I was reading the website on another company’s website the other day and saw a phrase that struck me initially as a really telling reminder of the world we live in today, as well as how times have changed in regards to business. (Paraphrasing) “In today’s environment, distance is of no consequence as technology makes it possible to conduct business at the speed of light to nearly every corner of the globe“. It went on to talk about the various tools and methods they used to connect themselves to their clients and how they could now consider the entire world to be “in their territory”. I found myself nodding in agreement as I remembered the “old” ways of doing business where a fax machine almost seemed like magic compared to snail mail (which we simply called “mail”). With these new technologies, we didn’t even need to meet directly with our clients anymore because we could video chat, share computer screens, and even run meetings between participants in several different countries simultaneously. The entire world could now indeed be considered to be part of our “territory”.
I stopped myself however as I thought back on our own company history and core values while wondering what this said about us. I reflected on the past 7 years and realized that every single successful project we’ve been a part of started with an actual handshake. It may seem quaint and old-fashioned to talk about these type of values today, but I feel that something has been lost along the way. Video chatting and the other modern tools mentioned previously are wonderful and we use them all them to support our efforts and clients – but they are not a replacement for actual personal relationships and contact.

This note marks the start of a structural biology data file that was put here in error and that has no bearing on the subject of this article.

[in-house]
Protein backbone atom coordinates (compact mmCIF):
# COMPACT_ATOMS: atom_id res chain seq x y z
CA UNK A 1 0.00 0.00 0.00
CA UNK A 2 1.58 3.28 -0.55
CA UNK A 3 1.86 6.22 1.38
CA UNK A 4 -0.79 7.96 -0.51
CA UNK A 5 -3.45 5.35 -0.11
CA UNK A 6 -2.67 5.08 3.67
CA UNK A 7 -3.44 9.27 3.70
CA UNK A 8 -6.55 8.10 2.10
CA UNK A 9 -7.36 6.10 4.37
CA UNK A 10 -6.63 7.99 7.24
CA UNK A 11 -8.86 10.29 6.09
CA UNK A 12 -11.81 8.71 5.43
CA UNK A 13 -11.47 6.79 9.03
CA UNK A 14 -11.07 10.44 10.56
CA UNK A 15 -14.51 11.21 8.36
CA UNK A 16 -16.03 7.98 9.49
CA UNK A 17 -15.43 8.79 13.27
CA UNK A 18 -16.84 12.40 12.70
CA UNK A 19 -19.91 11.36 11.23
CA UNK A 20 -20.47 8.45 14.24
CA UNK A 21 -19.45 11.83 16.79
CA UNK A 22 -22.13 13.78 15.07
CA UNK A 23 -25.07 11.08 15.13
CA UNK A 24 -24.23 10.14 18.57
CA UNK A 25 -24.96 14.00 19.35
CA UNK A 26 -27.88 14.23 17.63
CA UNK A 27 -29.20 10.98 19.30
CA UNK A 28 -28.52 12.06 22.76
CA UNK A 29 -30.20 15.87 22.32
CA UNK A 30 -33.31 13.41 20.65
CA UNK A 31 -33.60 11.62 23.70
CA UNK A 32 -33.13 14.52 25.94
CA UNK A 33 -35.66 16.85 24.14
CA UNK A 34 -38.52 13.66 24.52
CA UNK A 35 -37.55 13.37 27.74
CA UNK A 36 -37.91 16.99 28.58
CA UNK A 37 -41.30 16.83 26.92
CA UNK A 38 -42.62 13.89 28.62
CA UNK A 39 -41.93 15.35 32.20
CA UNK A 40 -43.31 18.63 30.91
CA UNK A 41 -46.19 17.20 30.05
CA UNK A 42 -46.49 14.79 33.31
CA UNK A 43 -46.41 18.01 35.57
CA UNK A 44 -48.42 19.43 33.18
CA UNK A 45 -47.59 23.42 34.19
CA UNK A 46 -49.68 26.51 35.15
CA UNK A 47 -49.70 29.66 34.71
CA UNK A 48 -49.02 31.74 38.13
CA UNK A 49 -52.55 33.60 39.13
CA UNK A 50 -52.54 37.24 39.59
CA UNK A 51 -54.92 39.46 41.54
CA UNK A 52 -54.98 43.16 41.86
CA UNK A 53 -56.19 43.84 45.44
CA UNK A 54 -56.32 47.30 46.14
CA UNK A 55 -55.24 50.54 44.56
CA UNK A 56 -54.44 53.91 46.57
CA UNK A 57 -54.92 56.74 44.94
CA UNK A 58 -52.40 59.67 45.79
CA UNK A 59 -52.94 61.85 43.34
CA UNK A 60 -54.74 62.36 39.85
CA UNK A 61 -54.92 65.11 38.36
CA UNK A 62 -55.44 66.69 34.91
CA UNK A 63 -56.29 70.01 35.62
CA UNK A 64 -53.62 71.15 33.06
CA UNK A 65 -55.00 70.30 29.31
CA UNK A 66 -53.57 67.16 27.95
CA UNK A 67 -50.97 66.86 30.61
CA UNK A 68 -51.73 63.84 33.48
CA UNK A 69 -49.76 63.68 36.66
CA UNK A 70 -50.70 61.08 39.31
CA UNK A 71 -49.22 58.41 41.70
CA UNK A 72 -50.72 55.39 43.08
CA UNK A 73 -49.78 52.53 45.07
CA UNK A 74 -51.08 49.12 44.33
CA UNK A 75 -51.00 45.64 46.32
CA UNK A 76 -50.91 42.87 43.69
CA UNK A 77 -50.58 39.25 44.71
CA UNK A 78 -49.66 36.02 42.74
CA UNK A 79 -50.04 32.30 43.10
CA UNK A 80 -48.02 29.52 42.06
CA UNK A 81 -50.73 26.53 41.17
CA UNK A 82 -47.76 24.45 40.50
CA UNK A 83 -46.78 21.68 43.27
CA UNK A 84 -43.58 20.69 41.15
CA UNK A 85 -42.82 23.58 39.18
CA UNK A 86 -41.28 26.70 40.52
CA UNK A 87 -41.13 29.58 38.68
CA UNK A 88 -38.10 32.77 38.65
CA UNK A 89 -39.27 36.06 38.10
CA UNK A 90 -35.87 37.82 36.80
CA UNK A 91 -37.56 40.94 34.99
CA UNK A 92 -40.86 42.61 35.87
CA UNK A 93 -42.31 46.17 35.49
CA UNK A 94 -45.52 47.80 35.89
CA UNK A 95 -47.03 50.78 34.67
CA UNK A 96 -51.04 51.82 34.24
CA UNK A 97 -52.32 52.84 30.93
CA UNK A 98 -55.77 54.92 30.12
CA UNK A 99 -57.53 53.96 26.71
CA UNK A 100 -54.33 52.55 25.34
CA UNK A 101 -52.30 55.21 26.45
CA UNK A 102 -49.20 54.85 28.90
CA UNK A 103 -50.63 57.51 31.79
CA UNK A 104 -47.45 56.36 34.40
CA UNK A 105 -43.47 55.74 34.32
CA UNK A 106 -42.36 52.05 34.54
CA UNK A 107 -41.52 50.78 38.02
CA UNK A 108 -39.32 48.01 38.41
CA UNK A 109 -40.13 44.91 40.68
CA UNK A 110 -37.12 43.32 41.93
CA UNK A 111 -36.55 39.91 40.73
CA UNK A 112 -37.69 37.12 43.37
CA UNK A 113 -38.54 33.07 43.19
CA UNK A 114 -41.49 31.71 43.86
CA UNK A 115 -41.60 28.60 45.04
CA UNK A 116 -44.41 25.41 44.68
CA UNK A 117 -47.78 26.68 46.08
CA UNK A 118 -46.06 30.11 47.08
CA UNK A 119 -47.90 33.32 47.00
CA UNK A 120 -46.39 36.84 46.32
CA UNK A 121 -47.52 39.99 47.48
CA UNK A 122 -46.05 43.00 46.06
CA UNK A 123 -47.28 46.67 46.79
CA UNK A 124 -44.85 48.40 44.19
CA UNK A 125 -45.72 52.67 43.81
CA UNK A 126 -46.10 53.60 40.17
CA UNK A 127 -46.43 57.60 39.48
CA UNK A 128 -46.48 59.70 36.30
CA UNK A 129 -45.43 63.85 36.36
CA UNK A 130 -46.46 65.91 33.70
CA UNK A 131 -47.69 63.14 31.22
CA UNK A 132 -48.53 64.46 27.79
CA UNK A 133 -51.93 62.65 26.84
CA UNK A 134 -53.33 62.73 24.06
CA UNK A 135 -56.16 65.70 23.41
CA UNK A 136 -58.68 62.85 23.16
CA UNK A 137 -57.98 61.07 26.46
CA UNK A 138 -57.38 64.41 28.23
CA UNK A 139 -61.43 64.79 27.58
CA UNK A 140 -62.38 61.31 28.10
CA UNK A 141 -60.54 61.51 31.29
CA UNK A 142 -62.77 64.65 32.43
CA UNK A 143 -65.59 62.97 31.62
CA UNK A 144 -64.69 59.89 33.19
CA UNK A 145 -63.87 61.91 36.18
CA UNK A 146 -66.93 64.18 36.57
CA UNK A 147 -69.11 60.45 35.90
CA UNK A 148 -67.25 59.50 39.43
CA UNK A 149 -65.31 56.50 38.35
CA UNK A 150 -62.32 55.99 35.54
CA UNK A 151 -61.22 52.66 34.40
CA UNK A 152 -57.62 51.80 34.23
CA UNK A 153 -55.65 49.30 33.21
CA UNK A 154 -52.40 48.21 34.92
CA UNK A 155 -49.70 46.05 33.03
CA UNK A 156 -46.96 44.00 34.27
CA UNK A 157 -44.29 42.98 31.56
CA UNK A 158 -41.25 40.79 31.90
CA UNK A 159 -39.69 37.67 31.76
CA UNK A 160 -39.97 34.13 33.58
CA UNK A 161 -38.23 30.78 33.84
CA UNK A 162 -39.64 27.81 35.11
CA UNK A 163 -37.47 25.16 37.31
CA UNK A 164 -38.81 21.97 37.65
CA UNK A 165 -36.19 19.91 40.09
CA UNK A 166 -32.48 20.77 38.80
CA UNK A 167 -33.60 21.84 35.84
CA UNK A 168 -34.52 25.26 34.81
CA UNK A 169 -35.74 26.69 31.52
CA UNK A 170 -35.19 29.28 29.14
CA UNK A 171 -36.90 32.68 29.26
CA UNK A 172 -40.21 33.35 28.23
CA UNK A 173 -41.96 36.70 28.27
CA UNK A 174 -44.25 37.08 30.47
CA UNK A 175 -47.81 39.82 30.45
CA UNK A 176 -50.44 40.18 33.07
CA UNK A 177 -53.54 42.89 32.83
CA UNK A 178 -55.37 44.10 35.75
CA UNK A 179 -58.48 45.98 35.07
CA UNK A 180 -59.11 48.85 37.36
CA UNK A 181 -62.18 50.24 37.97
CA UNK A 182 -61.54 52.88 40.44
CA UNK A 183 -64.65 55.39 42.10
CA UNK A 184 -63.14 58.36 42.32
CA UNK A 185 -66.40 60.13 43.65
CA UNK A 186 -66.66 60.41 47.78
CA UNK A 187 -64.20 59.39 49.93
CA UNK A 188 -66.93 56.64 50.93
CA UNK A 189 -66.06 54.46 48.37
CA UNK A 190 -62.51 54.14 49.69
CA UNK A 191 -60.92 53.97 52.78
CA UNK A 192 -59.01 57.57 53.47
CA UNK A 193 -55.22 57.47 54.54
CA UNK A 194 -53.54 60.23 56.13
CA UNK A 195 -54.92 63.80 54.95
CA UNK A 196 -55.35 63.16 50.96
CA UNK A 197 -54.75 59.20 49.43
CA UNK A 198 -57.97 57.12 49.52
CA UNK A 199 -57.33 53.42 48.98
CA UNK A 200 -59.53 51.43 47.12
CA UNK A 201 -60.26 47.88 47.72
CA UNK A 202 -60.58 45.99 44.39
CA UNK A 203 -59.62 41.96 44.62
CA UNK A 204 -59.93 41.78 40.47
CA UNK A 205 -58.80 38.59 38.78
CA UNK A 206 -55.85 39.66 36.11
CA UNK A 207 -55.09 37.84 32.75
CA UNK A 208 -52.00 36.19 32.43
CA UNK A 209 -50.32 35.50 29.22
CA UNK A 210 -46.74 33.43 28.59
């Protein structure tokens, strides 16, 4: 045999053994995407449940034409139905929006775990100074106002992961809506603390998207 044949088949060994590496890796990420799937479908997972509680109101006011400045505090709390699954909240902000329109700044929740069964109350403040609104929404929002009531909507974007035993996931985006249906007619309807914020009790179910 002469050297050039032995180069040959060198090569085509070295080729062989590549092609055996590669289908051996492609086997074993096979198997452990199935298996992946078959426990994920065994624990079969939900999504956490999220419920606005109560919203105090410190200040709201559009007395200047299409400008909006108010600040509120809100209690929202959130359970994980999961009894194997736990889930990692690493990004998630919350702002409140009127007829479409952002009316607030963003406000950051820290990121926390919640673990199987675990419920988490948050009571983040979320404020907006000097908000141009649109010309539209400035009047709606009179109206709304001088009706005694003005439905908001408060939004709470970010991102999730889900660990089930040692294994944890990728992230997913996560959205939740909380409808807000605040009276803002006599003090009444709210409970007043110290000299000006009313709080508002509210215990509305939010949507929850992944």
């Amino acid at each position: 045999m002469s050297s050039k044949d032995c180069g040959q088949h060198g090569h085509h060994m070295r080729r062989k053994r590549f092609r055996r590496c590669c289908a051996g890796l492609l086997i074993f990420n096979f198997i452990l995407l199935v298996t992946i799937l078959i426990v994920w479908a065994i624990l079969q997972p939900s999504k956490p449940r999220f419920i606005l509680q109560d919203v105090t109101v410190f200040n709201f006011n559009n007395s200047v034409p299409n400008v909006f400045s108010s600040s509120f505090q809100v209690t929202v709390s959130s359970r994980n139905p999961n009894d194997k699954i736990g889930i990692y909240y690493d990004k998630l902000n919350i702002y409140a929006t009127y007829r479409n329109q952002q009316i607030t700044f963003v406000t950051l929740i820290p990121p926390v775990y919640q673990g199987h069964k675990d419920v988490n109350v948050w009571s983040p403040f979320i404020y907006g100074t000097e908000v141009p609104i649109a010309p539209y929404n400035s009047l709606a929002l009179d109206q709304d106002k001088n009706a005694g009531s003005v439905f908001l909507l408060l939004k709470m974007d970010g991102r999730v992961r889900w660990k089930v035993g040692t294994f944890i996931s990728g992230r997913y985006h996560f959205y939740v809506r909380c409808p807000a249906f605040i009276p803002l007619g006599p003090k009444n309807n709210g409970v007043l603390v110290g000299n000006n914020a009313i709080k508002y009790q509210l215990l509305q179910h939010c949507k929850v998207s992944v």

What do you think?
I had a really interesting meeting a couple of weeks ago with a long-time client that gave my world view (business-wise, at least) a bit of a shake. We’d been discussing some long-term web and branding strategies that were long overdue in my mind. We talked about brand consistency over several different mediums, streamlined UI for the various web properties that owned, and how (to our way of thinking) there were tremendous opportunities ripe for the taking. “How so?” he asked without batting an eye. (In hindsight, this is where the little alarms began going off in my head-I of course ignored them and plowed on ahead)